St. Clair Shores
Animal control to now go through county
Posted August 20, 2014
ST. CLAIR SHORES — St. Clair Shores animal control duties will now be handled by personnel employed by Macomb County, after a unanimous vote by City Council to enter into a contract for the service.
Discussing the deal during the Aug. 4 City Council meeting, interim City Manager Mike Smith said they first used Macomb County for animal control services when the city’s animal control officer was off the job for discipline.
“We were quite impressed by the manpower that was provided,” Smith said, explaining that those officers had training and equipment that St. Clair Shores’ officer didn’t.
In addition, he said, each of the county employees is a sworn law enforcement officer able to issue citations that carry more weight in court.
Smith presented the proposal to City Council Aug. 4, explaining that he believed not only would the county provide a great level of service to the community, but save the city money, as well. The contract will cost the city $88,000 annually, versus the $92,000 the city currently pays for the ACO’s wages and benefits — which doesn’t include the cost of his training, equipment or post-employment benefits. It runs through Dec. 31, 2019.
St. Clair Shores will lose its dog license fees in the agreement, but Smith said it will still be a savings in the long-run.
“When our employee is on vacation, they’ll backfill,” Smith said. “They have people on call, on standby 24/7.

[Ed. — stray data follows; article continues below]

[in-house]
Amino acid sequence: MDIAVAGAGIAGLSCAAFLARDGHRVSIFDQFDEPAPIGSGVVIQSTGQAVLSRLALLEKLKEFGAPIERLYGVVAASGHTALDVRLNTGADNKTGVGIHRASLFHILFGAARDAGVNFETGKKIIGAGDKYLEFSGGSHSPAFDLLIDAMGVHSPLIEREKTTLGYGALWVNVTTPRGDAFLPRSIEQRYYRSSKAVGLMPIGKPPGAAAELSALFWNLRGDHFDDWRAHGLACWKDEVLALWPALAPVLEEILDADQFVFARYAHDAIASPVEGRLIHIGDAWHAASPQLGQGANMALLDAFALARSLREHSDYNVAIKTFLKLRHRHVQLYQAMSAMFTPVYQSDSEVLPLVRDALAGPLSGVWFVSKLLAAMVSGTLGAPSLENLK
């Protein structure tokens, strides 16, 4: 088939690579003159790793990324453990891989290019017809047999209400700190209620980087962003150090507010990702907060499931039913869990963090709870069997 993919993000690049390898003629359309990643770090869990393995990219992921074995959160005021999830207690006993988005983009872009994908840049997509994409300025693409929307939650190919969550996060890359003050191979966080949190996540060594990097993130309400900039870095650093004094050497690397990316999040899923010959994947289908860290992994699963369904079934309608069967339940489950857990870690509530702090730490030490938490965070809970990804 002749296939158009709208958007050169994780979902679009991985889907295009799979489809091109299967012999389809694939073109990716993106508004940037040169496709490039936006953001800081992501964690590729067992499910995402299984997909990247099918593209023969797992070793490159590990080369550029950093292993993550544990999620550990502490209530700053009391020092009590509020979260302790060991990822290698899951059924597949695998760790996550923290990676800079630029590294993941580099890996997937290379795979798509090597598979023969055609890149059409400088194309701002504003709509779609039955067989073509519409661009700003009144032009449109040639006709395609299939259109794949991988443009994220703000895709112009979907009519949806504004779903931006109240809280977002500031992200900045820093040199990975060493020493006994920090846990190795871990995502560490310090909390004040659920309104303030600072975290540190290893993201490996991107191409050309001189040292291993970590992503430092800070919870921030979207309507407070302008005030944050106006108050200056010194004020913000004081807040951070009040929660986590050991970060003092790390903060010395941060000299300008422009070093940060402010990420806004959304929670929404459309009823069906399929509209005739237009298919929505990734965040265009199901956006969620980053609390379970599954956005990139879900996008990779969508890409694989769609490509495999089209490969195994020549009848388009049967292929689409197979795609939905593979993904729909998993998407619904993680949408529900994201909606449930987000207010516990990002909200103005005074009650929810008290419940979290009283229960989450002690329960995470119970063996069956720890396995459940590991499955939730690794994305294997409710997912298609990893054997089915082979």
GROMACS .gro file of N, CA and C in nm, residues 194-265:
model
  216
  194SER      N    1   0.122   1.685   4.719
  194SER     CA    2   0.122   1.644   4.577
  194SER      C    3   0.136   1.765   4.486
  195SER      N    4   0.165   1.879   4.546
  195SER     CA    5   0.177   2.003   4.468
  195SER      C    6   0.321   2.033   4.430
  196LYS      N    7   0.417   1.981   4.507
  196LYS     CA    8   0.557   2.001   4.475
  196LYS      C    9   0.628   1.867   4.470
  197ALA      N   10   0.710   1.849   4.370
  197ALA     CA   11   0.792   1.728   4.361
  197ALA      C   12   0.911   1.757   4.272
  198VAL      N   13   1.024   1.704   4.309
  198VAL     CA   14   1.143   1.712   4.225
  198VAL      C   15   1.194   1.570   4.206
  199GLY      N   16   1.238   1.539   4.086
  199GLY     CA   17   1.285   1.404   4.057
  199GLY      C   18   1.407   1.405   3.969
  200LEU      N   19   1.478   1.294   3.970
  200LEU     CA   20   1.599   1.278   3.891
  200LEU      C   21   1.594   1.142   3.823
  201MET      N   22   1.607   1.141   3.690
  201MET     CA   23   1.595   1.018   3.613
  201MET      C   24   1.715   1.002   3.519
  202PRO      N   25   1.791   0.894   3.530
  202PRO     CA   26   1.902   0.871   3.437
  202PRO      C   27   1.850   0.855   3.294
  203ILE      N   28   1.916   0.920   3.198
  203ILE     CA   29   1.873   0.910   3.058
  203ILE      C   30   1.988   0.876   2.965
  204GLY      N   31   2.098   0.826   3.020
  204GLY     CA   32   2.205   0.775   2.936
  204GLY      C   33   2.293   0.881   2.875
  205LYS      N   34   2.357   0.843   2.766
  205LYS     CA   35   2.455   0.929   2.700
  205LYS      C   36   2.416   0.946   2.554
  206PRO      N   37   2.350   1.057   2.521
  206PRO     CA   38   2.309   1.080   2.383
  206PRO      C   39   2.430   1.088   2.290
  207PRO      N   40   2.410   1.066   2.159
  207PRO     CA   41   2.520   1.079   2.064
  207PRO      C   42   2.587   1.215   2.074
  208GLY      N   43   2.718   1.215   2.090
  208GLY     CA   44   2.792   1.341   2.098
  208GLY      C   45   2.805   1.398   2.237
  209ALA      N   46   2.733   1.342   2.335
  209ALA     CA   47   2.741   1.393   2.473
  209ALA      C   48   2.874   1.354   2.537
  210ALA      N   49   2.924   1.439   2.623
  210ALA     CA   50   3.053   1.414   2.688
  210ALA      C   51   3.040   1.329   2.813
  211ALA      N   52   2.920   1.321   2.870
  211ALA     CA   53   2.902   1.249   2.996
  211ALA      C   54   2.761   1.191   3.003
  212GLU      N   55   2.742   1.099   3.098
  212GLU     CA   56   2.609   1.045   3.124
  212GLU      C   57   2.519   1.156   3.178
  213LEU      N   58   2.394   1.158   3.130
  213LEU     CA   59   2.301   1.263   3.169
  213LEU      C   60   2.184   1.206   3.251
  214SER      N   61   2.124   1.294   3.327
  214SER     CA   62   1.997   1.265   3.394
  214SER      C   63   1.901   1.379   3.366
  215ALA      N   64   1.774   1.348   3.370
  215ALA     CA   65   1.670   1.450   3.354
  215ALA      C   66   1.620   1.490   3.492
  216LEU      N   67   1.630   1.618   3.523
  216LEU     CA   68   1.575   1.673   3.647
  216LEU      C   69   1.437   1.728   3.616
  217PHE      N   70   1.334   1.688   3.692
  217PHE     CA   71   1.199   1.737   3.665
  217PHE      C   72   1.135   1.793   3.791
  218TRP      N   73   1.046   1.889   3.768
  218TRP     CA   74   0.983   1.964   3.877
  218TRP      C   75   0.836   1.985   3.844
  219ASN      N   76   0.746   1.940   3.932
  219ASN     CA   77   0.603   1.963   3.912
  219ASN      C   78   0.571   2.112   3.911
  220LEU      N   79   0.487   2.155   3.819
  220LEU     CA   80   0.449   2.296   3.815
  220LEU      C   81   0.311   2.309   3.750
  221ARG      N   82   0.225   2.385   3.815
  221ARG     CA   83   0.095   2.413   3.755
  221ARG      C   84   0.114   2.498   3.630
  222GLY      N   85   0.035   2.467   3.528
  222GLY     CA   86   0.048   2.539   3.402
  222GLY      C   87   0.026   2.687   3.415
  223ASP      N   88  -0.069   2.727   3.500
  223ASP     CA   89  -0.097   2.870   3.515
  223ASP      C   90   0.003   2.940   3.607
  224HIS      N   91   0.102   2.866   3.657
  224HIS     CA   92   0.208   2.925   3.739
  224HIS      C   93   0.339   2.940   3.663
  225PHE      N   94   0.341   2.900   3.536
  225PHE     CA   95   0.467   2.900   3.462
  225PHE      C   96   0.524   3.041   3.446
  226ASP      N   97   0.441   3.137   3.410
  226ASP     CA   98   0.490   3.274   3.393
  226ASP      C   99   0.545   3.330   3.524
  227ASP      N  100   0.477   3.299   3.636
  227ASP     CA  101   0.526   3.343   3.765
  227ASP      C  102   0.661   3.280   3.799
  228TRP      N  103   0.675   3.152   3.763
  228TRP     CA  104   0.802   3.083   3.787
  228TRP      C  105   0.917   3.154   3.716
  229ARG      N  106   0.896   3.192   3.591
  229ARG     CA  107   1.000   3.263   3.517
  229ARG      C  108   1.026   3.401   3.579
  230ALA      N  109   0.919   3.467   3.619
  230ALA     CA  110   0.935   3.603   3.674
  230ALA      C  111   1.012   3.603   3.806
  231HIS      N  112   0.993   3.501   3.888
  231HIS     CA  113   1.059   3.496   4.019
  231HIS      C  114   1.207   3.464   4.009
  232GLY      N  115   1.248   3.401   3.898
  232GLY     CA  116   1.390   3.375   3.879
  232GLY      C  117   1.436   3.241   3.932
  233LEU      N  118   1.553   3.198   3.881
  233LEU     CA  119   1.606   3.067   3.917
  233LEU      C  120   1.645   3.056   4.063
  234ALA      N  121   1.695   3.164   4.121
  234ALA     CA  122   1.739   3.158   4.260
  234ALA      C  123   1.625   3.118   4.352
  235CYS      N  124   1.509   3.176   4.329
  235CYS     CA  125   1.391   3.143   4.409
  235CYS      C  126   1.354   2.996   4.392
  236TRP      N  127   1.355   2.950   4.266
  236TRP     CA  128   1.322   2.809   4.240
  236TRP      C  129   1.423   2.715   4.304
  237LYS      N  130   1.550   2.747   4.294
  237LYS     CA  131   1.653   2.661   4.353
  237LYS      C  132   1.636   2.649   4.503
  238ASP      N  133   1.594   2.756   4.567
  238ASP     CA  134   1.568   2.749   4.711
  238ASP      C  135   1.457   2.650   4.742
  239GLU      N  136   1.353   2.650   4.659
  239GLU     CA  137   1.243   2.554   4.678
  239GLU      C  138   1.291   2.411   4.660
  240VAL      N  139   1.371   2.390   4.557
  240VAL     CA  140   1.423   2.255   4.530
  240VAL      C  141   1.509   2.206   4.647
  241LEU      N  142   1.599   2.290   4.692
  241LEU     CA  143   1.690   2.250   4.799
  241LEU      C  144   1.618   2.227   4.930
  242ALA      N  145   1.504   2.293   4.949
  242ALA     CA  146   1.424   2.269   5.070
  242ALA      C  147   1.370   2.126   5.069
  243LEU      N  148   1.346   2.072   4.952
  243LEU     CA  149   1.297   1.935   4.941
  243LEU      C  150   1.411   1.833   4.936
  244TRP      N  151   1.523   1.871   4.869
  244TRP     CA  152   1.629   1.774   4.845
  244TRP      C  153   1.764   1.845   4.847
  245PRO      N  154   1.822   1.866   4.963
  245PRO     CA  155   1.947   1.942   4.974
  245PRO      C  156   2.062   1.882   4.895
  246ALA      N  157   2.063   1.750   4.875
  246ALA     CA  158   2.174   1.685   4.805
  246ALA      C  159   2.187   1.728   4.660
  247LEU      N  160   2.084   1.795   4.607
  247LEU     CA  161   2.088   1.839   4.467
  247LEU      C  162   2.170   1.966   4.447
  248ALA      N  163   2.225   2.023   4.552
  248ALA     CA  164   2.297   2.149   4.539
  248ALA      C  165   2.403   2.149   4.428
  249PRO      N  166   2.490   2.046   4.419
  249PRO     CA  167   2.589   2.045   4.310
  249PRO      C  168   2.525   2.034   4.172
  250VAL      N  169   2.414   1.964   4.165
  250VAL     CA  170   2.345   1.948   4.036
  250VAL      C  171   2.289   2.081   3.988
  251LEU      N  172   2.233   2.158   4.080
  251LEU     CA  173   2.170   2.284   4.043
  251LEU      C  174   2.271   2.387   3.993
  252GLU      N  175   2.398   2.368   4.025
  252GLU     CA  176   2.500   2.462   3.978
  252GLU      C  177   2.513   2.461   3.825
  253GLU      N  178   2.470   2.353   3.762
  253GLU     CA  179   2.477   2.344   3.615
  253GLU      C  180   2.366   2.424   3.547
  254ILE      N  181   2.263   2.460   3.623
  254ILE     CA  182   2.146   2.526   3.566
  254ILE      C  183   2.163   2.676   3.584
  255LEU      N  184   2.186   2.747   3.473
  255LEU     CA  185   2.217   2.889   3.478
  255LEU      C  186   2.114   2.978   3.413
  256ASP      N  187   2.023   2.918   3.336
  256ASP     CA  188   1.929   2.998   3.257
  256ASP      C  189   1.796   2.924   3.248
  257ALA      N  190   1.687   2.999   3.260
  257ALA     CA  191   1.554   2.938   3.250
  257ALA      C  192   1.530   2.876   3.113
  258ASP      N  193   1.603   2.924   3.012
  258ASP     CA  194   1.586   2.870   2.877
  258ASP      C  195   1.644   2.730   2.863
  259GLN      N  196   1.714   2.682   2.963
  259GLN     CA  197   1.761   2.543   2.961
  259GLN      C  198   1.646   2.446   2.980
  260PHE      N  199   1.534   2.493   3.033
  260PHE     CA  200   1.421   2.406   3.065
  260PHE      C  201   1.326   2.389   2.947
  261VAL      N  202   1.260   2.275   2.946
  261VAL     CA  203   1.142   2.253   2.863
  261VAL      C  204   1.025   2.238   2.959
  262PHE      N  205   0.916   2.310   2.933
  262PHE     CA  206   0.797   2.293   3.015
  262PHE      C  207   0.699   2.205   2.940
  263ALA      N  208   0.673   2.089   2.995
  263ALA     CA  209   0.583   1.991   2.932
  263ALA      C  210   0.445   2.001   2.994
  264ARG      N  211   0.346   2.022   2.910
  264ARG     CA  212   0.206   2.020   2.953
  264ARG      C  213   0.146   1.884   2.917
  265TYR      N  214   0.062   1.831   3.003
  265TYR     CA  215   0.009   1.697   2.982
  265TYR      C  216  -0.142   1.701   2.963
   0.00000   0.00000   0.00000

“I just think this makes complete sense. If it doesn’t work, we can always opt out.”
Mayor Kip Walby said the agreement could be terminated with 90-days notice from the city or 30-days notice from the county.
Smith said the county is trying to provide licenses at all local veterinarians, as well, that would be applicable across the county, not just in St. Clair Shores. The municipality would be the only city contracting with the county for the service; other townships in the northern end of the county already have it provided to them.
Smith said the current ACO, Tom Massey, would be reassigned to another department in the city, possibly in the Department of Public Works.
Councilwoman Candice Rusie commended Smith for his work in getting the agreement with the county. She explained that after the city approved its trap-neuter-release program with the Macomb County Animal Shelter, she toured the facility.
“I have great confidence that they can provide a great service for our residents,” she said.
Walby said the city’s new Animal Welfare Committee wasn’t consulted about the agreement ahead of time because the city was being cautious because of personnel and union issues.
Smith said there would be no additional charge if the ACO was used after hours and that the county would cover the liability of its officers.
Residents can still call the SERESA nonemergency number to call for help from the ACO. They don’t have to call the county.
“We’ll be able to have the ability to have more than one set of hands to come and deal with the situation,” Smith said. The county officers also have tranquilizers, and the training and knowledge of how to dispense the medication if needed. “They are trained. They do have better support.”
One individual officer will be assigned to St. Clair Shores as part of the contract.
The motion approving the contract passed unanimously.
About the author
Staff Writer Kristyne E. Demske covers St. Clair Shores and the Lake Shore, Lakeview and South Lake public schools for the Sentinel. Kristyne has worked for C & G Newspapers since 2004 and attended Michigan State University and Chippewa Valley High School.
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